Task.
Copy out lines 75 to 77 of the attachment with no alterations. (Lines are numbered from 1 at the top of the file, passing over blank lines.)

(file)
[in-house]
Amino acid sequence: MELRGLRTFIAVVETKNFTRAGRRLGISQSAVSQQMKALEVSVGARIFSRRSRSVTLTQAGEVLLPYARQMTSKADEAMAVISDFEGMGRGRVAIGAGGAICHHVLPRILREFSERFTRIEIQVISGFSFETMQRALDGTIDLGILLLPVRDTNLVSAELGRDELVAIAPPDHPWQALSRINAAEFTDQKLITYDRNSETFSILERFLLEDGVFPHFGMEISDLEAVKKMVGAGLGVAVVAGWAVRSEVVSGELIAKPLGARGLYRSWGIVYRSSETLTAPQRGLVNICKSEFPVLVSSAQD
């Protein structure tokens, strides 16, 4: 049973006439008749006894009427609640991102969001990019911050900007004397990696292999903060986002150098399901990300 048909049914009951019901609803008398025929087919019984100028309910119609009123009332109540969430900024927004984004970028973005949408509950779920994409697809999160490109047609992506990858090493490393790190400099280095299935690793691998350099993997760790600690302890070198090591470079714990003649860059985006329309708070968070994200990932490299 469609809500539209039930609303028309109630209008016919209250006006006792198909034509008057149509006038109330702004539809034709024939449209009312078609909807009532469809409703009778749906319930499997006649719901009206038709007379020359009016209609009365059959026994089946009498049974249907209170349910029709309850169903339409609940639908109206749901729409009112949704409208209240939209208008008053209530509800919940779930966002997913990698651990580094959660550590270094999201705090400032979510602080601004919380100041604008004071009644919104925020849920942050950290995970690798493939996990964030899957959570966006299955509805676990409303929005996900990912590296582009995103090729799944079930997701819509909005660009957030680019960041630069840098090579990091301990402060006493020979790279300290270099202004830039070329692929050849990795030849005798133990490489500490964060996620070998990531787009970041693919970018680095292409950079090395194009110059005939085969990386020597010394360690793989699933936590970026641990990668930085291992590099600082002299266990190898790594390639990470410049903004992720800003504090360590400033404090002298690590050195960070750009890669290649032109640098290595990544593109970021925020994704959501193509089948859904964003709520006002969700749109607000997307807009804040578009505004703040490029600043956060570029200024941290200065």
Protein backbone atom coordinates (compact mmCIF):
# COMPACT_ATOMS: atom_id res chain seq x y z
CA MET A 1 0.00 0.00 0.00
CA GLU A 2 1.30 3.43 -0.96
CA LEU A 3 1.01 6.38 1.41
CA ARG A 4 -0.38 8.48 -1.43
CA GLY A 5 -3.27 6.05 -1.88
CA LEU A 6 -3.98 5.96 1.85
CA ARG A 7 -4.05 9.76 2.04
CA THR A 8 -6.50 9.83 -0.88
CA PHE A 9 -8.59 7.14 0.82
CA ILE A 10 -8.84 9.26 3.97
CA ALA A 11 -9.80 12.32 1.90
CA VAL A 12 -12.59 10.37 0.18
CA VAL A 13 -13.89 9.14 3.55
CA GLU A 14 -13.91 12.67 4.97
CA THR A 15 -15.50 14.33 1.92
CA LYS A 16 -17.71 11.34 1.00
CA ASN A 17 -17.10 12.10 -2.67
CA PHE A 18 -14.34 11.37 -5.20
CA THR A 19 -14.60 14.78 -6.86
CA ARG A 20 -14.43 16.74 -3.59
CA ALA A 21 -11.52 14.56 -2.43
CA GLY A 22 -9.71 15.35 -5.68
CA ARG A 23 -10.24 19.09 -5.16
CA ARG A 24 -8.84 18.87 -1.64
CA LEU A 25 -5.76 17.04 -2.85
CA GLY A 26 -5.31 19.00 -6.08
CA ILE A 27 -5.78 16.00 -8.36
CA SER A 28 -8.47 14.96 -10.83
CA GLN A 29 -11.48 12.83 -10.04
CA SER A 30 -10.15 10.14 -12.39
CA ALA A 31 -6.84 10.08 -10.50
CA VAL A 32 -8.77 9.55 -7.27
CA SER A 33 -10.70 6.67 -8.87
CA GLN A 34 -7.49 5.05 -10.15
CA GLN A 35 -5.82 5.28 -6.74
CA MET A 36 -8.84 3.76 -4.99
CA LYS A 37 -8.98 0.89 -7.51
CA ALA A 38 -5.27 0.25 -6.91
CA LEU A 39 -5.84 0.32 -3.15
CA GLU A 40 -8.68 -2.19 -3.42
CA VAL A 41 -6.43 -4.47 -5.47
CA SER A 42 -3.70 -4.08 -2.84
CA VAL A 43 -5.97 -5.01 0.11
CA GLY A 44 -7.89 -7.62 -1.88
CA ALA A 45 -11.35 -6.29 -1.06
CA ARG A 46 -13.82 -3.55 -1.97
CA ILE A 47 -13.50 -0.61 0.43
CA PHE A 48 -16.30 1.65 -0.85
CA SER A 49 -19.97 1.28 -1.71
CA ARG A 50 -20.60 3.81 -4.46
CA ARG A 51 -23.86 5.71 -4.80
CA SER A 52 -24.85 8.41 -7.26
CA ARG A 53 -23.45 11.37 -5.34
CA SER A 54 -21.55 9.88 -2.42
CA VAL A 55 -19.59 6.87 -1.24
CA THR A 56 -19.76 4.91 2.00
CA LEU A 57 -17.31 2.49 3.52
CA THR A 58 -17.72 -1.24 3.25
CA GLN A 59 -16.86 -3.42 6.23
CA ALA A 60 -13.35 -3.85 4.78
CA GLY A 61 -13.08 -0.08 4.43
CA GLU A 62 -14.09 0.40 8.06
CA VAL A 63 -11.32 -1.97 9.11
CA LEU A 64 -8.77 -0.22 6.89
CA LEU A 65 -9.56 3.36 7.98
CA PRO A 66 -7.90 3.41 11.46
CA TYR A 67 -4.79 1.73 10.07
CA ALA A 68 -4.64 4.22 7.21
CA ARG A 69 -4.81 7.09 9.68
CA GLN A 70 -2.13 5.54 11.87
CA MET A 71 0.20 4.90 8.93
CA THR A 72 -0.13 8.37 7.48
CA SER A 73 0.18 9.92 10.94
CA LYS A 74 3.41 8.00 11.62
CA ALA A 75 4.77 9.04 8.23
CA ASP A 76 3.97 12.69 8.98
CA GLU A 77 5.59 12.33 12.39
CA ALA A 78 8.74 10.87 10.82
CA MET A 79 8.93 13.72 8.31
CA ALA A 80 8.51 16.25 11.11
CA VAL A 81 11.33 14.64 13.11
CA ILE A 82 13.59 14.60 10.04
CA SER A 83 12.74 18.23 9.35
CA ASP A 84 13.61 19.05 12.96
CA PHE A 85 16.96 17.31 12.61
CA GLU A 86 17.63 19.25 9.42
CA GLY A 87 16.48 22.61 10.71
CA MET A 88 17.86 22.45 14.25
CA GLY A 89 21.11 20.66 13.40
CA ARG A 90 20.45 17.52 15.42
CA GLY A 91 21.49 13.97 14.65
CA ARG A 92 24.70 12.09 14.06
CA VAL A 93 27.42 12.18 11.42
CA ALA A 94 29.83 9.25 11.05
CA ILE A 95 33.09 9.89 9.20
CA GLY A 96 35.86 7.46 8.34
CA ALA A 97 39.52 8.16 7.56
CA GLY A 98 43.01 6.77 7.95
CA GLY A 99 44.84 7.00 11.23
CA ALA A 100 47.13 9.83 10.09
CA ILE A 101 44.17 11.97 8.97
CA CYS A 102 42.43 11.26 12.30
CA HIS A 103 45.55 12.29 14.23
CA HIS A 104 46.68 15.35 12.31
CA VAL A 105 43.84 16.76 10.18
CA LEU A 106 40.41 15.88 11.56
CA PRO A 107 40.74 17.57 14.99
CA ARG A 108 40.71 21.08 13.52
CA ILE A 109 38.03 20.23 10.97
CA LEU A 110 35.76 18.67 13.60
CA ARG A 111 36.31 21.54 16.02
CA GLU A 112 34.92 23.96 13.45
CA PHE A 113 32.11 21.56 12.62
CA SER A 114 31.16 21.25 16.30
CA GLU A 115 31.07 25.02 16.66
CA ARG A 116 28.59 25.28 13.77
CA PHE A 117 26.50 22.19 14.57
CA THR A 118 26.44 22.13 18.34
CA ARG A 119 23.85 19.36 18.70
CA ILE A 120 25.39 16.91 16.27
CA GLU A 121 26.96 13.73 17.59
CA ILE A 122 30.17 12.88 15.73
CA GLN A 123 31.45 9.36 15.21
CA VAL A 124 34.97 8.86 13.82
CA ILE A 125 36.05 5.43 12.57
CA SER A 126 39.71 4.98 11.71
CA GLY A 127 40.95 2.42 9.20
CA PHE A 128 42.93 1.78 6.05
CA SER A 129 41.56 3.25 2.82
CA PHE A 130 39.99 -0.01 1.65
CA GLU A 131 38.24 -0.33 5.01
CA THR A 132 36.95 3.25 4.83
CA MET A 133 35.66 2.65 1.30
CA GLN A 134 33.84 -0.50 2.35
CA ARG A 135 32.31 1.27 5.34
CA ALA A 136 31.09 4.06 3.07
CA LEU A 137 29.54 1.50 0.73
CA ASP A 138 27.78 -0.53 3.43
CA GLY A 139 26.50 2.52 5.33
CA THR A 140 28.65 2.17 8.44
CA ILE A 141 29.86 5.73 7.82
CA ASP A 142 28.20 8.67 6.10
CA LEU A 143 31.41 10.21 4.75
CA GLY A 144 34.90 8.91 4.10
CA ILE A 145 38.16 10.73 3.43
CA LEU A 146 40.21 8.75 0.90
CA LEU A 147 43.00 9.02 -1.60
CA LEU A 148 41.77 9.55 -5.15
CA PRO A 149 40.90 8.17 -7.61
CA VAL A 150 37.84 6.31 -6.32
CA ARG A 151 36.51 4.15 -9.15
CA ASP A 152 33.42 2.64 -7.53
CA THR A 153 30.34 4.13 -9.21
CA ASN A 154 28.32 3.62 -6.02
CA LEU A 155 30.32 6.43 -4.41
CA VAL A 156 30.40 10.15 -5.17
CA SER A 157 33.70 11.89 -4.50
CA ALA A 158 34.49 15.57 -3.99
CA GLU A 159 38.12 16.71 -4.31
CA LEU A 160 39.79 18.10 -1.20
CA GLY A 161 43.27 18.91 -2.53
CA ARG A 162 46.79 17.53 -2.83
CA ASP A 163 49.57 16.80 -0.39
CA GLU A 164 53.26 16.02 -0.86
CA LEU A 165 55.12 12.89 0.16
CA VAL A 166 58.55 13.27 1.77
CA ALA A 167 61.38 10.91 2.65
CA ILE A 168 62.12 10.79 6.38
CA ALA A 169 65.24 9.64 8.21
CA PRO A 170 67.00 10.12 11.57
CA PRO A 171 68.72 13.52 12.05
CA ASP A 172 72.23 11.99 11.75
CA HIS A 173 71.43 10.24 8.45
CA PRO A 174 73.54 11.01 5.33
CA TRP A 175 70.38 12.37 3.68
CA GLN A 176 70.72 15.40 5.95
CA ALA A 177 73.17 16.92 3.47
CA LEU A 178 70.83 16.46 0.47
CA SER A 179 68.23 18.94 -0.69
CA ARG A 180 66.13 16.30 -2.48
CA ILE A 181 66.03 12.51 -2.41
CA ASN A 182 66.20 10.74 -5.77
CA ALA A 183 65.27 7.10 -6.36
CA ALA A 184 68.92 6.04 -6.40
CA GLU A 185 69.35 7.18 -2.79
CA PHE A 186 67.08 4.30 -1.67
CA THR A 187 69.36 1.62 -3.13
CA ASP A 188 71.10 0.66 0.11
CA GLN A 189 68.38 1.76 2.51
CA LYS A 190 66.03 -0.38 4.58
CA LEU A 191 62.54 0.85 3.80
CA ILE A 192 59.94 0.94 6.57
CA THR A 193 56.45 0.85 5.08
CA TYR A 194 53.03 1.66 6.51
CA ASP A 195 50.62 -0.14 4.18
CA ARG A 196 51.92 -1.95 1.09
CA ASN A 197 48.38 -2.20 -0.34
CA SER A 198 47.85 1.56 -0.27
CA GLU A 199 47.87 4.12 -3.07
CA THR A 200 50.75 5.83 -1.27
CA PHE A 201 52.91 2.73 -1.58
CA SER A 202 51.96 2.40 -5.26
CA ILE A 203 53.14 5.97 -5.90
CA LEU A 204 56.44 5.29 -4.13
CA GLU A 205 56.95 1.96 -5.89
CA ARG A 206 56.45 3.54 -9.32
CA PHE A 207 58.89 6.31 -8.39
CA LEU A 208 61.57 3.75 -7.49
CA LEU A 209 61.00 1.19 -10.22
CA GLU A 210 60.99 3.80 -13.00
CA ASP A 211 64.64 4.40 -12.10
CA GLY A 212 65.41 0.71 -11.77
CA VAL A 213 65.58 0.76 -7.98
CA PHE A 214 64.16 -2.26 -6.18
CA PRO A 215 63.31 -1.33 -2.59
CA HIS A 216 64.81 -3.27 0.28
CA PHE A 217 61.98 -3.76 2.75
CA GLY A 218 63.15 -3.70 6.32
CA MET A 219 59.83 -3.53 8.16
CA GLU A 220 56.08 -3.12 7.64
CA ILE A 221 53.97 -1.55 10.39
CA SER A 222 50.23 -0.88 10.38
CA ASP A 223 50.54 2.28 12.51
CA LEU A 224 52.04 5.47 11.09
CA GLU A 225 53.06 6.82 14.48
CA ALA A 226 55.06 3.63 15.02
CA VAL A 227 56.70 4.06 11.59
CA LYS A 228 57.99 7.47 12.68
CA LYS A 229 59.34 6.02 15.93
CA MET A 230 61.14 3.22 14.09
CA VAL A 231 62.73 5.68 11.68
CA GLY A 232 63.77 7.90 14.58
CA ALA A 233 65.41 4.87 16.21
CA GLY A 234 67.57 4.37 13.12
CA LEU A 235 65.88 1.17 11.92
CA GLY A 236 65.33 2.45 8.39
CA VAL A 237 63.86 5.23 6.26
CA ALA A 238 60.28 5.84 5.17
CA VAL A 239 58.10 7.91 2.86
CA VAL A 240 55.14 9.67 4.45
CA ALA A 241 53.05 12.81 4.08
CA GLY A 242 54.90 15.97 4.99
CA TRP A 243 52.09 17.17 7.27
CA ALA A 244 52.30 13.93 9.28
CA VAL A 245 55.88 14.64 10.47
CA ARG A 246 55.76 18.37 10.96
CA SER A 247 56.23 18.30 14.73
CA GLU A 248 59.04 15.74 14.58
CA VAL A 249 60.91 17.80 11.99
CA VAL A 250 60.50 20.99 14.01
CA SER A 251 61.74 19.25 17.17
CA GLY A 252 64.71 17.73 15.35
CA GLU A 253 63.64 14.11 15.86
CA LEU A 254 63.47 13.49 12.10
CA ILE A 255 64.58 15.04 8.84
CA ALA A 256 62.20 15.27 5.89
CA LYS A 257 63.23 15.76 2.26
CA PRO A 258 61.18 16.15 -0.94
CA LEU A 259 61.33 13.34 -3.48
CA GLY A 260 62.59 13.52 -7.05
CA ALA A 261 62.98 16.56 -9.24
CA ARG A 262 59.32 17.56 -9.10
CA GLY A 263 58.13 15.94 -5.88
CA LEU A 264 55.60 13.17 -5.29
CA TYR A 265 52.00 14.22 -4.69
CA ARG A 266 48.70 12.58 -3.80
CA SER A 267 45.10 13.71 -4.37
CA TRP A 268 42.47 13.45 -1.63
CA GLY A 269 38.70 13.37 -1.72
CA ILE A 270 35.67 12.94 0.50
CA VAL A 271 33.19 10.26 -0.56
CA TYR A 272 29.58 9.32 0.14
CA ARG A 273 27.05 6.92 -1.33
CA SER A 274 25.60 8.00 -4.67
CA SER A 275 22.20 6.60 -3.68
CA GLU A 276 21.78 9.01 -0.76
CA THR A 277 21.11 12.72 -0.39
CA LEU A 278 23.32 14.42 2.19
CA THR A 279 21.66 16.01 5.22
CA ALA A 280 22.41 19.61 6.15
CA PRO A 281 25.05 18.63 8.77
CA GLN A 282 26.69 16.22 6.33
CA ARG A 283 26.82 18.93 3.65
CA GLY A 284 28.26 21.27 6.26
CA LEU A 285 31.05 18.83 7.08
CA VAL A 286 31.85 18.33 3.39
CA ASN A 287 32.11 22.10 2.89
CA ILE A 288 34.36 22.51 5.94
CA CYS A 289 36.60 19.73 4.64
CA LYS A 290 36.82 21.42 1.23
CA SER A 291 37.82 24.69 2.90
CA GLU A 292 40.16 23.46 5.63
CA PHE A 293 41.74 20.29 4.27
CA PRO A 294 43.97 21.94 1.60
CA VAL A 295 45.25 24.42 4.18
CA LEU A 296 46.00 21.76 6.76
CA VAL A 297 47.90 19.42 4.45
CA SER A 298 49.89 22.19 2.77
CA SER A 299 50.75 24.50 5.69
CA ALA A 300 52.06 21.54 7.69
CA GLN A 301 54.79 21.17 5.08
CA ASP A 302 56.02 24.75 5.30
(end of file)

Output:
CA GLN A 70 -2.13 5.54 11.87
CA MET A 71 0.20 4.90 8.93
CA THR A 72 -0.13 8.37 7.48